Over the course of planning, the apartment complex has gone from 30 units to 42, to 47, and now the plans call for 54 units.

"When we started laying it out and we actually got the building down, we got to our unit mix and it turned out that we could fit 54 units in there," Savarino said.

That's one reason the costs have gone up a bit, but a recent environmental examination of the property also uncovered a surprise -- a previously unknown storm water drainage canal running under the entire length property.

The canal -- they're calling it the "Grand Canal" -- shows up on no maps, no site drawings, no infrastructure maps. It was built of brick long, long ago and forgotten about.

There's also evidence of contamination in the canal.

The best-case scenario is the canal can be declared as abandoned and filled in (as a matter of engineering, the buildings can't just be built on top of it), but if it needs to be rerouted, it can either be mitigated by connecting it to existing drainage lines under Ellicott Street or put under the easement for the new Ellicott Trail, which will run behind Ellicott Station. Savarino isn't expecting the canal to blow up the budget.

"Some of that is just the nature of the brownfield redevelopment and the remediation program of the state's is intended to offset those costs," Savarino said. "So to the extent that you find something that's a little worse than what you knew about, your site-prep costs will go up, and hopefully it works out such that you get the tax credits to offset that cost."

Savarino and Pacatte were at the Genesee County Planning Board meeting last night as part of the process of getting land-use approvals for the project.

The planning committee recommended approval of the site plan.

The project moves forward next with a GCEDC public hearing June 20 on the $1.5 million tax incentive package, which includes breaks on sales and mortgage tax, and a payment in lieu of taxes plan on the new tax liabilities generated by the increase in assessed value of the property. That same day, the city's Planning Committee will review the site plan and on June 22, the Zoning Board will review the plan.

This morning, the County Legislature held a special meeting to approve a $225,000 grant to assist construction of the brewery and restaurant for Resurgence Brewery. The grant is a pass-through of federal Community Development Block Grant money administered by the state's Office of Community Renewal. The special meeting was necessary because today was the deadline for completing the application.

Savarino said he doesn't anticipate any delays in financing, that financing should close in July and construction will begin in August.


Photos: Work begins on Ellicott Station

By Howard B. Owens


The first work toward revitalizing the Della Penna buildings into Ellicott Station -- apartments, office space, a restaurant, and brewery -- began today with a contractor digging test pits and checking soil samples.

The tests are the first step in any contamination remediation process. The tests will provide officials with information on the scope of any remediation that is needed.

The old industrial parcel on Ellicott Street will undergo a $17 million transformation that will eventually bring in Buffalo's Resurgence Brewing Company as the anchor tenant.

For previous coverage, click here.


Blighted properties on Ellicott Street move closer to redevelopment

By Howard B. Owens


Two parcels of property that are part of the city's brownfield opportunity area are advancing in the redevelopment process.

The City Council approved resolutions Monday night that will make it possible for the Batavia Development Corp. to take over ownership in order to prepare the property for sale to a private developer.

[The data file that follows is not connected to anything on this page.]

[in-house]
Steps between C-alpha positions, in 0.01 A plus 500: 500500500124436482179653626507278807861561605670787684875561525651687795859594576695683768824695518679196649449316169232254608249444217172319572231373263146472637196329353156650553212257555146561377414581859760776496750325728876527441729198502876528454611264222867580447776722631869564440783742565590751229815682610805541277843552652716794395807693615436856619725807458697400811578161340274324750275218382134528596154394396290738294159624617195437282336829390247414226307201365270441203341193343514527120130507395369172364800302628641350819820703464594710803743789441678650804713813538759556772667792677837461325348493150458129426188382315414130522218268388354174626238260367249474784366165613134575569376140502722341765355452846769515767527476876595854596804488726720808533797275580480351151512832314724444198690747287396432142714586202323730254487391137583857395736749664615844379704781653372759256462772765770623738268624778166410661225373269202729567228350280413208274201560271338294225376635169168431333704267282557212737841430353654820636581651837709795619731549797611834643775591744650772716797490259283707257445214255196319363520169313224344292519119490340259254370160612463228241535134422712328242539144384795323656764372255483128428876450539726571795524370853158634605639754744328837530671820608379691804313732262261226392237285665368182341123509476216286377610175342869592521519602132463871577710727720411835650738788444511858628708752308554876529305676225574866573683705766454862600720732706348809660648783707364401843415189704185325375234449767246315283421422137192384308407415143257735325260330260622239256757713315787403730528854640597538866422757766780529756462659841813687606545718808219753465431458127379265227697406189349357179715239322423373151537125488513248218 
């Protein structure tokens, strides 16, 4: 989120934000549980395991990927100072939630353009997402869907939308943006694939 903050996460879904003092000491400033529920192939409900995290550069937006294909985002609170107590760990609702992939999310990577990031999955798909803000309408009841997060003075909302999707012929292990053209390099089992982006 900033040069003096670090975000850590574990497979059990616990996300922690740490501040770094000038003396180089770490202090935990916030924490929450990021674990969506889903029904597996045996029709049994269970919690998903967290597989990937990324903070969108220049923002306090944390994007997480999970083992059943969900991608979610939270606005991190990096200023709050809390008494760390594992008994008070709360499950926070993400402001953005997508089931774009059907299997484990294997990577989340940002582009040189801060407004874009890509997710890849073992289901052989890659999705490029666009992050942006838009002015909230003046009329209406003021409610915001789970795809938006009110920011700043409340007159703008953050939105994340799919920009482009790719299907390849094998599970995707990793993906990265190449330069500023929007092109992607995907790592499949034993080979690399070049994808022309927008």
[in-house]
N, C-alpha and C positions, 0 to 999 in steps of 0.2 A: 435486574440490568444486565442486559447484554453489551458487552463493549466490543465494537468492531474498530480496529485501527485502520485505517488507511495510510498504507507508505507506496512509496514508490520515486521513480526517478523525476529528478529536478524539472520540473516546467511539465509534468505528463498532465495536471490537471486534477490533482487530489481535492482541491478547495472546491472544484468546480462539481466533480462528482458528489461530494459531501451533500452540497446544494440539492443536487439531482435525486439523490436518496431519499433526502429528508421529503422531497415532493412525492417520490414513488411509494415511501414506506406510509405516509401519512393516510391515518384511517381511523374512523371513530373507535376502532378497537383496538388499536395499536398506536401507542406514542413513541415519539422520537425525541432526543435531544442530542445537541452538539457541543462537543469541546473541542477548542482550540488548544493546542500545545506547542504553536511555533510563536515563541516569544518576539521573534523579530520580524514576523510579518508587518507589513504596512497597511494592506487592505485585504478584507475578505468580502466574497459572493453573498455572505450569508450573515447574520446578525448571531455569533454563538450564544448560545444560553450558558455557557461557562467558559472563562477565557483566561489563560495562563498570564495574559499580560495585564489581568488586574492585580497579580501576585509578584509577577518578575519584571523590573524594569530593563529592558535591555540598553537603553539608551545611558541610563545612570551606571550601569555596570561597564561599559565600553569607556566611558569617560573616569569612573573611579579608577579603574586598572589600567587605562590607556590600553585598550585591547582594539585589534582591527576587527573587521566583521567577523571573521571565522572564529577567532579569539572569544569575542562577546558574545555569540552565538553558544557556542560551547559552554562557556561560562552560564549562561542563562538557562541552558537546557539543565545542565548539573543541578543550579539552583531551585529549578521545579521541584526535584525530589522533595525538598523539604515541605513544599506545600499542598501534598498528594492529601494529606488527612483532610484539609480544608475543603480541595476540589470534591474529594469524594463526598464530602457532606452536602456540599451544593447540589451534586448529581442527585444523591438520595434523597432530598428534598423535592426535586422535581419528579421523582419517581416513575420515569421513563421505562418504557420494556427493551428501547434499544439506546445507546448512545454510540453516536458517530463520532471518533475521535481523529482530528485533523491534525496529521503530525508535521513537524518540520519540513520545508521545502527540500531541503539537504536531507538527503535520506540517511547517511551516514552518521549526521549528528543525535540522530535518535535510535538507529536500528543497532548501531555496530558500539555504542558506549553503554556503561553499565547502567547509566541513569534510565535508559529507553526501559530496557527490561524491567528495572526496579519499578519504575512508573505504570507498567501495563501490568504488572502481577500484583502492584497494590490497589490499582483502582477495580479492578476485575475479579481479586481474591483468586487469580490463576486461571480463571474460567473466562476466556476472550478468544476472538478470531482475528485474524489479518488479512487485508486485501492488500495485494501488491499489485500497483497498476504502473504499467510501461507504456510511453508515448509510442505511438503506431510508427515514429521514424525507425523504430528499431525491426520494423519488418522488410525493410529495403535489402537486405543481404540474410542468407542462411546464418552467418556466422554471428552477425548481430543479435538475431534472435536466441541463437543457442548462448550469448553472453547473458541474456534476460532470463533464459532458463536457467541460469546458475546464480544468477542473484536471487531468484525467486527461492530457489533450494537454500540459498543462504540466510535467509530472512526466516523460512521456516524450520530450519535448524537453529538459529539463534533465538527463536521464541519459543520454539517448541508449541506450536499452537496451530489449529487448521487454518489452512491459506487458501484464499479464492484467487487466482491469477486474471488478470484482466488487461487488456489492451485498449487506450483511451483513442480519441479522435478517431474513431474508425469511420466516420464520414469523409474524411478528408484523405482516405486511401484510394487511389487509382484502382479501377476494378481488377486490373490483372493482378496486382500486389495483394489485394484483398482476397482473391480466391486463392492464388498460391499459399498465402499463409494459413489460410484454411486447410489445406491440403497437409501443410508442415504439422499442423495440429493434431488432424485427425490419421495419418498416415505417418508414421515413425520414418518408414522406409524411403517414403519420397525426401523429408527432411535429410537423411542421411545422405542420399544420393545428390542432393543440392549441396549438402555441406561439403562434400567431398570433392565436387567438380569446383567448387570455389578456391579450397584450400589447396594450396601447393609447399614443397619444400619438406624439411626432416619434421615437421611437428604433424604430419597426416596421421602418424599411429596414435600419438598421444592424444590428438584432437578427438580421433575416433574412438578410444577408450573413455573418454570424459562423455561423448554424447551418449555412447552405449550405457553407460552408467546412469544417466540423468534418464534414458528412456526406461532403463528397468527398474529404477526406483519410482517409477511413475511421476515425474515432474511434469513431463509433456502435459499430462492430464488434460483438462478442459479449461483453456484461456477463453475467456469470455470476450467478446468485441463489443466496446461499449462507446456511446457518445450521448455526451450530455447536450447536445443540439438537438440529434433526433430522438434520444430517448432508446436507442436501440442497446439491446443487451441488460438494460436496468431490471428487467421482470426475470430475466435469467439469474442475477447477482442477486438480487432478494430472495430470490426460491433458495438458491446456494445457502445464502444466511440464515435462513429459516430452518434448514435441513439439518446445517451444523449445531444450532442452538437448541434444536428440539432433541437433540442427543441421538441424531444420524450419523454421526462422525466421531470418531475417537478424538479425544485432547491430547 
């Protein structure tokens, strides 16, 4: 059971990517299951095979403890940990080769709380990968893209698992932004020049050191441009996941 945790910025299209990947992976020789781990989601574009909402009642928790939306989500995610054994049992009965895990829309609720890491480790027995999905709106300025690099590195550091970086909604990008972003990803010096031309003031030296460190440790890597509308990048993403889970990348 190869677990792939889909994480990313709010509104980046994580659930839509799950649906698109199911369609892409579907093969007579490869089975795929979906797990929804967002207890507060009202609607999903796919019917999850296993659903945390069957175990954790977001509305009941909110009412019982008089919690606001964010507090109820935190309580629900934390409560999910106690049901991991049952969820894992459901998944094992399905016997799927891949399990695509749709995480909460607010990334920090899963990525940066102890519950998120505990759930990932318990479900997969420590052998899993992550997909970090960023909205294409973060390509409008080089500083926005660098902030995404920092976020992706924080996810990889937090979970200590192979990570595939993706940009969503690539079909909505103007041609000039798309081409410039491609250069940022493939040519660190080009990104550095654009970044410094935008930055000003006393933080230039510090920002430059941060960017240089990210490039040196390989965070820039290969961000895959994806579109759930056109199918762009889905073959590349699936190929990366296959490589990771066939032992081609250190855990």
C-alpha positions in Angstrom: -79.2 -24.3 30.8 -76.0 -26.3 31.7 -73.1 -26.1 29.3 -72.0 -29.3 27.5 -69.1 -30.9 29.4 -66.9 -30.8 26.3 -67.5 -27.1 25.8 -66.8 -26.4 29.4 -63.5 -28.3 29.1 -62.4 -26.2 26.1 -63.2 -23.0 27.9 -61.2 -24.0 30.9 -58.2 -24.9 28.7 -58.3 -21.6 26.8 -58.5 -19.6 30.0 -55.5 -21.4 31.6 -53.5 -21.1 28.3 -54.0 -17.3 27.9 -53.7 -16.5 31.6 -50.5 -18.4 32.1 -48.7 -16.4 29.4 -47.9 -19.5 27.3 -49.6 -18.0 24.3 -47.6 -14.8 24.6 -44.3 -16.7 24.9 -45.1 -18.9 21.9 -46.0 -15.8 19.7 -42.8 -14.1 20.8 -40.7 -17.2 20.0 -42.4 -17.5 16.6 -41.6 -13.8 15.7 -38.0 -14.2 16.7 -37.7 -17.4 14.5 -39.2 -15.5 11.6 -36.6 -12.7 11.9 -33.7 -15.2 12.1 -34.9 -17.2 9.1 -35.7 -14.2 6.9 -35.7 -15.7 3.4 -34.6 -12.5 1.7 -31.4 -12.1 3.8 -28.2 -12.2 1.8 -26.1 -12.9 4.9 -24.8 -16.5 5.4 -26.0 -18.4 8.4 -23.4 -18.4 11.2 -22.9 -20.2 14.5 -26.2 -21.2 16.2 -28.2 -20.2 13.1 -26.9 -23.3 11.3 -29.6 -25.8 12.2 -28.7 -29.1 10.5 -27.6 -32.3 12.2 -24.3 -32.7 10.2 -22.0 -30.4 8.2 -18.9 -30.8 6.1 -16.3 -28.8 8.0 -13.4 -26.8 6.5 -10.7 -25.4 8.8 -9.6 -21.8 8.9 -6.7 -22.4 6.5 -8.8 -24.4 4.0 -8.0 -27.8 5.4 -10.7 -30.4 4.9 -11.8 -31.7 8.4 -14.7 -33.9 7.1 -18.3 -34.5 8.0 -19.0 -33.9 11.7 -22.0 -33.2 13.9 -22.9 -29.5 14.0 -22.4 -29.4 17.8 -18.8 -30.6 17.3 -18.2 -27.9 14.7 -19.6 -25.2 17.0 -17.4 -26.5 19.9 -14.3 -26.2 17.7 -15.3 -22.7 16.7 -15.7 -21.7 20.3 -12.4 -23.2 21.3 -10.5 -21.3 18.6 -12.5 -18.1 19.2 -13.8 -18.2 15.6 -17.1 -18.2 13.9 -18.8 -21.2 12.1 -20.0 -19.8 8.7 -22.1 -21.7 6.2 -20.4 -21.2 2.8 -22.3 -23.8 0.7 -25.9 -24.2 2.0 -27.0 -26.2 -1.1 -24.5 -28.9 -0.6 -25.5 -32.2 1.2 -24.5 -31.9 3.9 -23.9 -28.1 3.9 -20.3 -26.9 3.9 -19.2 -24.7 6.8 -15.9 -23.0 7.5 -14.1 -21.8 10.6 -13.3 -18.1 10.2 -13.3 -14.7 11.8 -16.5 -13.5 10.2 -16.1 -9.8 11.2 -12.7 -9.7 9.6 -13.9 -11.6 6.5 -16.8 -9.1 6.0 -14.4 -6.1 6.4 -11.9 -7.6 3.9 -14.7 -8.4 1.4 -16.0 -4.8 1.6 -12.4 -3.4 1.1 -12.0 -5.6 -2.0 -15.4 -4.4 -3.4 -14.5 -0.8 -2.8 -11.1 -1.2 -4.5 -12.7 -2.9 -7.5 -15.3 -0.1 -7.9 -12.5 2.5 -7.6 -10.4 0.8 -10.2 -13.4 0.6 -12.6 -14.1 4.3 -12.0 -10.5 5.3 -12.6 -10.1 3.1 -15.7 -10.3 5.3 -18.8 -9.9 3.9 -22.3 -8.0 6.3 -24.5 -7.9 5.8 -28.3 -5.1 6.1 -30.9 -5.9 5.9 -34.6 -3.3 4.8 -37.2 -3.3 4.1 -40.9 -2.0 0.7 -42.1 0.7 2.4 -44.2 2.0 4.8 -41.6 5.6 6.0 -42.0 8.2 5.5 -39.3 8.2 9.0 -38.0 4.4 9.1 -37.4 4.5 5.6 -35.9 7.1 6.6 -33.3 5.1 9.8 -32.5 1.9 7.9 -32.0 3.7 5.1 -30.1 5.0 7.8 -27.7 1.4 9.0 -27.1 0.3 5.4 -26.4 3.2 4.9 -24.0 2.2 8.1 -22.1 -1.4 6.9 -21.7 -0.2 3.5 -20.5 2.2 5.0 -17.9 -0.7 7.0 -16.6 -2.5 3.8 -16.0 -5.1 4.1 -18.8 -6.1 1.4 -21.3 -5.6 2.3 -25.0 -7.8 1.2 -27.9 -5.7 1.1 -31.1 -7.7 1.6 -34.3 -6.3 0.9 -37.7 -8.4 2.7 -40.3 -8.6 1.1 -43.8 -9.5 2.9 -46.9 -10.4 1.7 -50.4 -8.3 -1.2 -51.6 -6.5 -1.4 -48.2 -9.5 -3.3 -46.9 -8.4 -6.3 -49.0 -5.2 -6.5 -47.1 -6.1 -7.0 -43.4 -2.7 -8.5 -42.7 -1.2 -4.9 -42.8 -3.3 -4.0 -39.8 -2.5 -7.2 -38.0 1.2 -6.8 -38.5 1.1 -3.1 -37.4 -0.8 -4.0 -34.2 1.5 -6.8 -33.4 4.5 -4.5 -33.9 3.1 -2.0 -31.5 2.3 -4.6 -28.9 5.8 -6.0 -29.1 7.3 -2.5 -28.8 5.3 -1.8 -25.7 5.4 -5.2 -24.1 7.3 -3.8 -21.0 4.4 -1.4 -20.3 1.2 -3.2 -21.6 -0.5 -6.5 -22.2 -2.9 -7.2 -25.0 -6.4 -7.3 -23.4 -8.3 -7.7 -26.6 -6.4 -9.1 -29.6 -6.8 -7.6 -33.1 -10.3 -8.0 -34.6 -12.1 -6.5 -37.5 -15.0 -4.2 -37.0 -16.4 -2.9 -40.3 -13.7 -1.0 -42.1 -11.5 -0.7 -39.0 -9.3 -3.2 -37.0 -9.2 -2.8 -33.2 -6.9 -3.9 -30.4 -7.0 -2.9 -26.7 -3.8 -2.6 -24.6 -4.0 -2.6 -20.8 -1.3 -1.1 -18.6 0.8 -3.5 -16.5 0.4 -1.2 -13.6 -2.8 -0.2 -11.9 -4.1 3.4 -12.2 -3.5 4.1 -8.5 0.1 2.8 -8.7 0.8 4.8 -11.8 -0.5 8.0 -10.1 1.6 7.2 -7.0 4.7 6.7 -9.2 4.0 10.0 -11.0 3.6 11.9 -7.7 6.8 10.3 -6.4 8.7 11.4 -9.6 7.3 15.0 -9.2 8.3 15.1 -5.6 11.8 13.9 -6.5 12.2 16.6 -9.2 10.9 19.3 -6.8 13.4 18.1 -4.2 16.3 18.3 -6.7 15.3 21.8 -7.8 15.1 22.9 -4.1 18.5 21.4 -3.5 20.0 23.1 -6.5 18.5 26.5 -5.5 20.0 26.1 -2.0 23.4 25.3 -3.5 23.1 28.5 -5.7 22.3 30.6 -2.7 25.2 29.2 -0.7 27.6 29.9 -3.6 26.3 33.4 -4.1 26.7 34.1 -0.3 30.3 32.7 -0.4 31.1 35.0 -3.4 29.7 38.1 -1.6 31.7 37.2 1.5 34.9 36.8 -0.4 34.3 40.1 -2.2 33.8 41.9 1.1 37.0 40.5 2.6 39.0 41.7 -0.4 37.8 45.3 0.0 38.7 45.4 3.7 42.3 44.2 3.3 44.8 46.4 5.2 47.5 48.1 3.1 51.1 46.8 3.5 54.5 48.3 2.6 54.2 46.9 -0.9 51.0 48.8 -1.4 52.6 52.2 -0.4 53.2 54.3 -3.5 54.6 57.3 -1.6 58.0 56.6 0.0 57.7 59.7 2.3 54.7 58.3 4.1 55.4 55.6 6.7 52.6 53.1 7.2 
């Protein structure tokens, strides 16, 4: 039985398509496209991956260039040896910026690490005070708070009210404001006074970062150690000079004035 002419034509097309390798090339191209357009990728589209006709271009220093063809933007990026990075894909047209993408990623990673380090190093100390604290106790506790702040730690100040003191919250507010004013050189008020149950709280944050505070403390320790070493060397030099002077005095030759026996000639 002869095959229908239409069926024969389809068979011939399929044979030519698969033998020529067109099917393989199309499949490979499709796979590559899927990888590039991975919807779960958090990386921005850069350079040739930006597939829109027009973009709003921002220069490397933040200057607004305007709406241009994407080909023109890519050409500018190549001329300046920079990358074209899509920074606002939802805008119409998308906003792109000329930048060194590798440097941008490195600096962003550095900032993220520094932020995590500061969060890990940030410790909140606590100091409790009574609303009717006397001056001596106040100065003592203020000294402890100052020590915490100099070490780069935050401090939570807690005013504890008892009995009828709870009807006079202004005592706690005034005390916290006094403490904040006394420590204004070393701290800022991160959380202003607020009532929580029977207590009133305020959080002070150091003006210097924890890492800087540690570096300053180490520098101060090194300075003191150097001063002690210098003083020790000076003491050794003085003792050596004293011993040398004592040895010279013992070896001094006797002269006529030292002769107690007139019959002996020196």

The transfer is contingent on a successful tax foreclosure process.

Both properties, at 40-52 Ellicott St., the former Dellapenna property, and 56-70 Ellicott St., the former Santy Tire's location, along with other businesses, have been elligible for tax foreclosure for some time, but the city has let the properties sit in limbo to avoid becoming responsible for the expense of environmental cleanup.

City Manager Jason Moliono wouldn't confirm that property title transfer to BDC signals that Economic Development Coordinator Julie Pacette has identified a specific private owner for redevelopment of the properties, but the resolutions passed by the council indicate a developer is waiting in the wings.

The resolutions both say, "the BDC has agreed to accept title to said property and work towards executing agreements with a preferred developer for redeveloment of the site consistent with the accept Brownfield Opportunity Area Step 2 Nomination Plan ..."

The BOA covers all of the city's central corridor and is 366 acres. It affords an opportunity to provide developers with assistance in revitalizing abandoned, blighted and underused properties.

The BDC has been working for years to establish the designation, identify properties for redevelopment and market those properties to potential developers.

There's no information available yet on who the developer might be, what is planned for the property, or when the next steps will be announced.

Deadline extended for Dellapenna building proposals

By Howard B. Owens

Press release:

The City of Batavia released a request for redevelopment proposals to reinvest at one of the City’s strategic Batavia Opportunity Area (BOA) sites. The one-acre parcel is located in the heart of downtown. Market research reports a demand for new office space and downtown market-rate residential.

The RFP deadline has been extended to Wednesday, Sept. 25.

Please review the attached proposal or visit the Web site for more details. Questions? You may contact our office or the City Manager’s office at 585-345-6330.

PDF Files:

Photo: City officials inspect Dellapenna building

By Howard B. Owens

City officials took a walk-through of the Dellapenna building on Ellicott Street this morning to check the security and safety of the long-vacant building.

Over the weekend, police officers discovered the building was unlocked while looking for a missing person.  

Following the inspection, officials said they secured it as best as they could today and will take steps to ensure it is better secured.